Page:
Bloated public sector

Lebanese leaders have been warning of economic crisis for some time. In a February policy statement, the new government committed itself to launching fast and effective reforms that could be “difficult and painful” to avoid a worsening of economic, financial and social conditions.

Prime Minister Saad al-Hariri said last week he was concerned about a Greek-style crisis in Lebanon while saying that government measures would prevent “economic problems.”

At a Paris conference last year, Lebanon promised to cut its budget deficit by 1 percent of gross domestic product a year over five years. Economists are now looking for a bigger cut because last year’s deficit was bigger than expected at between 10.5%to 11% of GDP instead of a projected 8.2%.

Serious reforms would help Lebanon unlock some $11 billion in financing pledged in Paris.

The government last week approved a plan to overhaul the power sector — a major drain on state finances for years.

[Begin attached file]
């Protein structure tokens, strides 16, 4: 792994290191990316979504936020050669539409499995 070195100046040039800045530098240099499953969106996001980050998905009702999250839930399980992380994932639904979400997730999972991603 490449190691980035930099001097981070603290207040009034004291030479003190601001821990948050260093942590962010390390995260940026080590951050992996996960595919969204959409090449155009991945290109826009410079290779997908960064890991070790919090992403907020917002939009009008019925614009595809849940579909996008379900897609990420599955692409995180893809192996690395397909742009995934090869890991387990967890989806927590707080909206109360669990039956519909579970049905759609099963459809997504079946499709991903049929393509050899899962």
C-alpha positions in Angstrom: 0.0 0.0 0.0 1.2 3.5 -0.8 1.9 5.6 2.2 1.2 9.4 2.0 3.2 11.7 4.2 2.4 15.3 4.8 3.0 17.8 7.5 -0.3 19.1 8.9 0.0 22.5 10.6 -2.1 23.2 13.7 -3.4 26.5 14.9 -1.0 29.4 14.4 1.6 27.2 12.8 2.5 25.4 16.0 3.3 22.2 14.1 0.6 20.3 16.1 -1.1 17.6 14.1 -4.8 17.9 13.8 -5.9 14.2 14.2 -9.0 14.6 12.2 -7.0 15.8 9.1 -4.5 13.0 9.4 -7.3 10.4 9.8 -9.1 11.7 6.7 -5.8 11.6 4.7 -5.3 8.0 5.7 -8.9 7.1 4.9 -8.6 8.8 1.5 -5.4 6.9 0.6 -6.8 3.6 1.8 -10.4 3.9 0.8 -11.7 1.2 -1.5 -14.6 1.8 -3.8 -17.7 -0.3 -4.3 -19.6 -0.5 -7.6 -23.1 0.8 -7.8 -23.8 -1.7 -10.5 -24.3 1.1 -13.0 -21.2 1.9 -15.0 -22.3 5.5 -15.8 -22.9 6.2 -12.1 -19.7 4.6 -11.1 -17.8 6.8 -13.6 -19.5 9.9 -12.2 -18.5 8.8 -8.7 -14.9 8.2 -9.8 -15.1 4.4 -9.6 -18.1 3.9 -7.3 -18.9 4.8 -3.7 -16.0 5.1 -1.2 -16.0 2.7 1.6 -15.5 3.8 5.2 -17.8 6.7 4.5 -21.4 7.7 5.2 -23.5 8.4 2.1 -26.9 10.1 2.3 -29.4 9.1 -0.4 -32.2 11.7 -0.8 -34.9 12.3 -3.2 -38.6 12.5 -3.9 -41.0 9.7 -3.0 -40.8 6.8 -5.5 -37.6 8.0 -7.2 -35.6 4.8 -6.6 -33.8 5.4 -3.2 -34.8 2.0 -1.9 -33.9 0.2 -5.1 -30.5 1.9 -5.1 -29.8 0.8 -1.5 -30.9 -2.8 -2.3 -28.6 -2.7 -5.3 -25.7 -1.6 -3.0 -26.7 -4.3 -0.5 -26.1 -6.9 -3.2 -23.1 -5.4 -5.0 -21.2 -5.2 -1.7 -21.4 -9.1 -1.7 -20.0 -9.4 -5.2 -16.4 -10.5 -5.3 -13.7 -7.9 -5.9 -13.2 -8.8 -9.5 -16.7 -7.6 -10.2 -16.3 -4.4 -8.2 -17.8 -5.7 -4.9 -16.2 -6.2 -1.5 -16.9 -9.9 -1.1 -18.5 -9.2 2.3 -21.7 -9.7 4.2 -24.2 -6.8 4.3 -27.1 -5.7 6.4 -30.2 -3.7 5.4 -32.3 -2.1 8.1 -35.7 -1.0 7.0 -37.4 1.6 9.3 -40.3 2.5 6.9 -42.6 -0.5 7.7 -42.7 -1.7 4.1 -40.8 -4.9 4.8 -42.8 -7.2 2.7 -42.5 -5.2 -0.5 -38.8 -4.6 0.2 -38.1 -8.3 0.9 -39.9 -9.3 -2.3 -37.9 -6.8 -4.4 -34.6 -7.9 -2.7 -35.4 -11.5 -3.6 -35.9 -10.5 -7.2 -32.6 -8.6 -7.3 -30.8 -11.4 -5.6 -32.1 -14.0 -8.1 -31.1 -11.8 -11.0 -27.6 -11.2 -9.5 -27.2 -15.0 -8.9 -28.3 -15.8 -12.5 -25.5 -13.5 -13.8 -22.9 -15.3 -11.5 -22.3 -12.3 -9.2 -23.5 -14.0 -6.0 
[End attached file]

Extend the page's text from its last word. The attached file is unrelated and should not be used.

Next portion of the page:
Critics say the government must deliver this time, pointing to previous such plans that were never implemented.

The public sector wage bill is the state’s biggest outgoing, followed by servicing the public debt equal to around 150% of GDP. The wage bill went up in 2017 after increases were agreed ahead of a parliamentary election.

Nassib Ghobril, chief economist at Lebanon’s Byblos Bank, hopes to see the deficit brought down by 2% of GDP and says reforms should include shutting down the many obsolete government agencies.

“They have to freeze hiring, freeze future salary increases, and increases in benefits, and they have to cut the number of public sector employees and restructure the way companies restructure when they are in financial difficulties,” he said.

“The public sector has recruited 31,000 people over the last four years — more than the entire financial sector.”


Development Bank Earmarks $4.4 Billion for Central Africa

The African Development Bank (AfDB) promised Tuesday to invest $4.4 billion (3.89 billion euros) in infrastructure in over the next seven years.

The sum will help to finance 30 projects, ranging from electricity networks and transport to information technology and communication and improve cross-border trade, it said in a statement.

Spending will be focused on Cameroon, Chad, Republic of Congo, Democratic Republic of Congo, Gabon, Equatorial Guinea, and the Central African Republic.